Researchers at Harvard-Smithsonian Center for Astrophysics Finger Silicon-Capped Hydrocarbons as Possible Source of Mysterious "Diffuse Interstellar Bands"

Over the vast, empty reaches of interstellar space, countless small molecules tumble quietly though the cold vacuum. Forged in the fusion furnaces of ancient stars and ejected into space when those stars exploded, these lonely molecules account for a significant amount of all the carbon, hydrogen, silicon and other atoms in the universe. In fact, some 20 percent of all the carbon in the universe is thought to exist as some form of interstellar molecule.

July 29, 2014

Mineral magic? Common mineral capable of making, breaking bonds

Reactions among minerals and organic compounds in hydrothermal environments are critical components of the Earth’s deep carbon cycle. They provide energy for the deep biosphere, and may have implications for the origins of life. However, very little is known about how minerals influence organic reactions. A team of researchers from Arizona State University have demonstrated how a common mineral acts as a catalyst for specific hydrothermal organic reactions – negating the need for toxic solvents or expensive reagents.

July 28, 2014

Graphene surfaces on photonic racetracks

Graphene could enable new kind of photonics-based chemical sensors and photo-detectors, University of Manchester researchers have shown.

In an article published in Optics Express, scientists from The University of Manchester describe how graphene can be wrapped around a silicon wire, or waveguide, and modify the transmission of light through it.

Study: Climate change and air pollution will combine to curb food supplies

Ozone and higher temperatures can combine to reduce crop yields, but effects will vary by region.

Many studies have shown the potential for global climate change to cut food supplies. But these studies have, for the most part, ignored the interactions between increasing temperature and air pollution — specifically ozone pollution, which is known to damage crops.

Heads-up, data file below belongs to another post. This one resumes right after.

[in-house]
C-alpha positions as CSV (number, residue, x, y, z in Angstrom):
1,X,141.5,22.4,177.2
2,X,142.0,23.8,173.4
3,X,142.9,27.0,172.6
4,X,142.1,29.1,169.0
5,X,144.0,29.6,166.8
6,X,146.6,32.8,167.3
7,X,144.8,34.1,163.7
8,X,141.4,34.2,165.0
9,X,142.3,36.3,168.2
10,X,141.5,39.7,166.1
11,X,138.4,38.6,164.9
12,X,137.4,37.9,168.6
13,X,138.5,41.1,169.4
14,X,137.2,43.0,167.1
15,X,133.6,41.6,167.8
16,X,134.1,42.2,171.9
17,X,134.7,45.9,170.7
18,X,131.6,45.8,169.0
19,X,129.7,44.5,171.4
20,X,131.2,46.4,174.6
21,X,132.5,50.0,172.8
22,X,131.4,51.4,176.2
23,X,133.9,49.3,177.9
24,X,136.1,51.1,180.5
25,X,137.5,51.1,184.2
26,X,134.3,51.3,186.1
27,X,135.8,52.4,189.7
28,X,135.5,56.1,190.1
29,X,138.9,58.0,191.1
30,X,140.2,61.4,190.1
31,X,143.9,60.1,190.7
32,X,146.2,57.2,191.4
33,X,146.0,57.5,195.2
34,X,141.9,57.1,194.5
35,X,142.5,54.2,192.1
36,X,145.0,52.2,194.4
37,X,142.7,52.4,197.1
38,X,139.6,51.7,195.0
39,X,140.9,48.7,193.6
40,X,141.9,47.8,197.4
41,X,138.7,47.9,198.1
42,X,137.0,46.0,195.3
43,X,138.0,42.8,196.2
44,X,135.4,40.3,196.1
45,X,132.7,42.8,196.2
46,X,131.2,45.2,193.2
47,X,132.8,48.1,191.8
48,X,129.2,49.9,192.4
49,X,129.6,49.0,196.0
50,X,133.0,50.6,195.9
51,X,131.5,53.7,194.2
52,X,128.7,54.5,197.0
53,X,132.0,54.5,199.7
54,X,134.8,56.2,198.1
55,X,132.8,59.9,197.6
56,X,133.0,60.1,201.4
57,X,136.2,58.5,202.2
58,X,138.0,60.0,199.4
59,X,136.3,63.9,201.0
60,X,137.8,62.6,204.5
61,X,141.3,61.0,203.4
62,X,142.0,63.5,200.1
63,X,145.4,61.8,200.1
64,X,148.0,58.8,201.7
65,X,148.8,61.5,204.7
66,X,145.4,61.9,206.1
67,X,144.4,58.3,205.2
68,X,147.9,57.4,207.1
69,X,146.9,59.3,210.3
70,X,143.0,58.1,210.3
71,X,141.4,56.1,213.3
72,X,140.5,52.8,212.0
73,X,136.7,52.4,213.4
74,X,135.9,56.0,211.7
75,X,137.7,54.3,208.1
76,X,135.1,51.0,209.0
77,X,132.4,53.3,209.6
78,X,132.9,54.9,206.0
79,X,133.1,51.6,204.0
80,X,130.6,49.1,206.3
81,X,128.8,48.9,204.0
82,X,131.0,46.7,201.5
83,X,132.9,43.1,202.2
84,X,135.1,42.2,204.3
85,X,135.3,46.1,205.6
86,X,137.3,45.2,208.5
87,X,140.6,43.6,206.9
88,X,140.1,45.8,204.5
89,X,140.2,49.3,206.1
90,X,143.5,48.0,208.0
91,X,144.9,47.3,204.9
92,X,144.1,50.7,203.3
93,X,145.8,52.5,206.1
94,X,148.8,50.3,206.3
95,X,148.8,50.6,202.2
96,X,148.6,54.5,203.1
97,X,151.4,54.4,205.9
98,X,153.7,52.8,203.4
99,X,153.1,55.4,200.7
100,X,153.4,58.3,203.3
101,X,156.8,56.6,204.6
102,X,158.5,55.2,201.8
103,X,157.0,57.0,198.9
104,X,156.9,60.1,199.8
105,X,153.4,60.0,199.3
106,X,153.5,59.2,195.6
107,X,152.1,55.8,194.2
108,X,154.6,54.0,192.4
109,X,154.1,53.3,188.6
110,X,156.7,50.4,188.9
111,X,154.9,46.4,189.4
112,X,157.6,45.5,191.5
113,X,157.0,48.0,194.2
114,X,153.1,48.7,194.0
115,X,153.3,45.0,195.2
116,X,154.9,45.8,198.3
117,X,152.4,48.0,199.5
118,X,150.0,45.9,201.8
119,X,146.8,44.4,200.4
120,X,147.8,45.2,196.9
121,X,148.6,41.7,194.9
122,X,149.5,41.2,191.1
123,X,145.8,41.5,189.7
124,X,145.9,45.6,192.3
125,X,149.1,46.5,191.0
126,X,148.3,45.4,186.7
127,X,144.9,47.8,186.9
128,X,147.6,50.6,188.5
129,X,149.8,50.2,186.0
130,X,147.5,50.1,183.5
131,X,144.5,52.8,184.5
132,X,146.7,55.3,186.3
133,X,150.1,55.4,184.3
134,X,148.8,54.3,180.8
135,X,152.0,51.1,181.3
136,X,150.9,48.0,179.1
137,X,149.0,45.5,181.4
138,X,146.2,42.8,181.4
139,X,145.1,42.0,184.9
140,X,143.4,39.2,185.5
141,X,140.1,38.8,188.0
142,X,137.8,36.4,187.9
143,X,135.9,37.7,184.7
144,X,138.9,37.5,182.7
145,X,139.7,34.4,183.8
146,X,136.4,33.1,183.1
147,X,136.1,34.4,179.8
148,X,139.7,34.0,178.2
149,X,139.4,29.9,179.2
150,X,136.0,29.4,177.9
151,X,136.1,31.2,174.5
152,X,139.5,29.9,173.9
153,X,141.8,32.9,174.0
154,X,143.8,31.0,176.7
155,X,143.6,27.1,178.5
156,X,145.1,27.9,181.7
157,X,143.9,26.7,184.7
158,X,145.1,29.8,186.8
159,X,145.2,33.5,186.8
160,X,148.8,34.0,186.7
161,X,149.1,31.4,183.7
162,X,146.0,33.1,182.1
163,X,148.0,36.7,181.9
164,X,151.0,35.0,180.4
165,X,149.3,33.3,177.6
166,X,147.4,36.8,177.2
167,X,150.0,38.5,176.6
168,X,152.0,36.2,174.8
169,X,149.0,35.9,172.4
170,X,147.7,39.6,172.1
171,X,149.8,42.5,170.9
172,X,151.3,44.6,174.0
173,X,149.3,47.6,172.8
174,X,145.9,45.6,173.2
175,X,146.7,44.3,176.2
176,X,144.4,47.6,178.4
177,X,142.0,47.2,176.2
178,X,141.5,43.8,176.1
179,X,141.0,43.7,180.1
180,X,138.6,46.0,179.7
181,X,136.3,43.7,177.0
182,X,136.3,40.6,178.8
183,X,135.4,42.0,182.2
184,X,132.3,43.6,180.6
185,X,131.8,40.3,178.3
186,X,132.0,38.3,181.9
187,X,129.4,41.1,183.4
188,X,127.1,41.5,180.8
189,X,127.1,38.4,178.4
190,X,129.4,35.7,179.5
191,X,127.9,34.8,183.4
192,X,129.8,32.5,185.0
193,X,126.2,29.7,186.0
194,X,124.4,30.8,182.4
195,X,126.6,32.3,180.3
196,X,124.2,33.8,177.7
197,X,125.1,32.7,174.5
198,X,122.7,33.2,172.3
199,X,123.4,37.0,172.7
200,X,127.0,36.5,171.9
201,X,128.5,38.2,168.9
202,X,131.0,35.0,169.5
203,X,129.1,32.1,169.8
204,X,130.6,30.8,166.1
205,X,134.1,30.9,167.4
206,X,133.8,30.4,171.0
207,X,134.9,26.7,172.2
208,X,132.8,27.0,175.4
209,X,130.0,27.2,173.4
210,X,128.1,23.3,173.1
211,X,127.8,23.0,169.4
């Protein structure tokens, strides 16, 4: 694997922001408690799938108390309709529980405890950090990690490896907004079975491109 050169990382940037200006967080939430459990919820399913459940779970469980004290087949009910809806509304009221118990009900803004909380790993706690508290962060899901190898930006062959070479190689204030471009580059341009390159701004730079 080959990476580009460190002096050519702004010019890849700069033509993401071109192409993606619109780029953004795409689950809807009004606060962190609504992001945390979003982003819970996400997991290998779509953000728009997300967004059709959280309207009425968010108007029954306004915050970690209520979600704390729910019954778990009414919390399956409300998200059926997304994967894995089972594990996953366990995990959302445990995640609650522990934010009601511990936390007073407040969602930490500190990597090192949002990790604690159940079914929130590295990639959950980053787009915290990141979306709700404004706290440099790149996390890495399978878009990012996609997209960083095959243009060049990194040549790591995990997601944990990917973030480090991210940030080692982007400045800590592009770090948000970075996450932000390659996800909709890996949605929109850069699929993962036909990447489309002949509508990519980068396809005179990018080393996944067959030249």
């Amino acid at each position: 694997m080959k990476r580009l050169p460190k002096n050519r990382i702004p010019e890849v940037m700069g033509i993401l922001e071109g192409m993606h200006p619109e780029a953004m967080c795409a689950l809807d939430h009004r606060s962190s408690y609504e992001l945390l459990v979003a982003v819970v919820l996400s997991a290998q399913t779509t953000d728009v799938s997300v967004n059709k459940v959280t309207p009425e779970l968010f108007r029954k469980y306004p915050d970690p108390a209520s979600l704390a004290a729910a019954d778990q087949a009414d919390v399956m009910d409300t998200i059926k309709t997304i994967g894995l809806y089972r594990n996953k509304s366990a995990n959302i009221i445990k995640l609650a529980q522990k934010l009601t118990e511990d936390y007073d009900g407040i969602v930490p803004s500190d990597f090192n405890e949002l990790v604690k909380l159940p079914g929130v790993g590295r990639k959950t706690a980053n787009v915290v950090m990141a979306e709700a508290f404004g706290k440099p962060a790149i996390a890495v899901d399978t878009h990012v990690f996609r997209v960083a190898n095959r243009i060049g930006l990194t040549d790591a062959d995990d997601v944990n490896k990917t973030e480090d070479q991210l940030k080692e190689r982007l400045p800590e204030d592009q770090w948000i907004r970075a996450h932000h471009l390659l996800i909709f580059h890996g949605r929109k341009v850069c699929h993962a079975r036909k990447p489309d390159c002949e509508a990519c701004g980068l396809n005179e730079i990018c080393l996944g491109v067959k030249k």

A new study involving researchers at MIT shows that these interactions can be quite significant, suggesting that policymakers need to take both warming and air pollution into account in addressing food security.

July 25, 2014

The physics of lead guitar playing

String bends, tapping, vibrato and whammy bars are all techniques that add to the distinctiveness of a lead guitarist's sound, whether it's Clapton, Hendrix, or BB King.

Guitarist and physicist Dr David Robert Grimes has described the physics underlying these guitar techniques in a new paper in the journal PLOS ONE.

8.2% of our DNA is ‘functional’

Only 8.2% of human DNA is likely to be doing something important – is 'functional' – say Oxford University researchers.

The figure of 8.2% is very different from one given in 2012, when some scientists involved in the ENCODE (Encyclopedia of DNA Elements) project stated that 80% of our genome has some biochemical function.

Want to repel mosquitoes? There's an APP for that: Phone software mimics the sounds of predators to repel biting females

*  Anti-mosquito apps emit frequencies designed to frighten mosquitoes
*  Some mimic the sounds of mosquito predators, such as dragonflies
*  Others use the sound made by the wings of male insects, which females avoid once they’ve mated
*  Experts have warned the apps don’t effect landing rates
*  Entomologist added there is no evidence females avoid males after mating

Russian 'space sex geckos' struggle for survival as their satellite spirals out of control in Earth orbit

click to expand

*  A biological experiment launched from Kazakhstan last week is feared lost
*  Ground controllers are unable to communicate with the Foton-M4 satellite
*  On board it has five geckos intended to reproduce and test the effects of microgravity on reproduction
*  But while the animals are alive, the satellite cannot be controlled
*  This means that the planned landing in two months might not be possible

“Light pollution” may affect love lives of birds in the Viennese Forests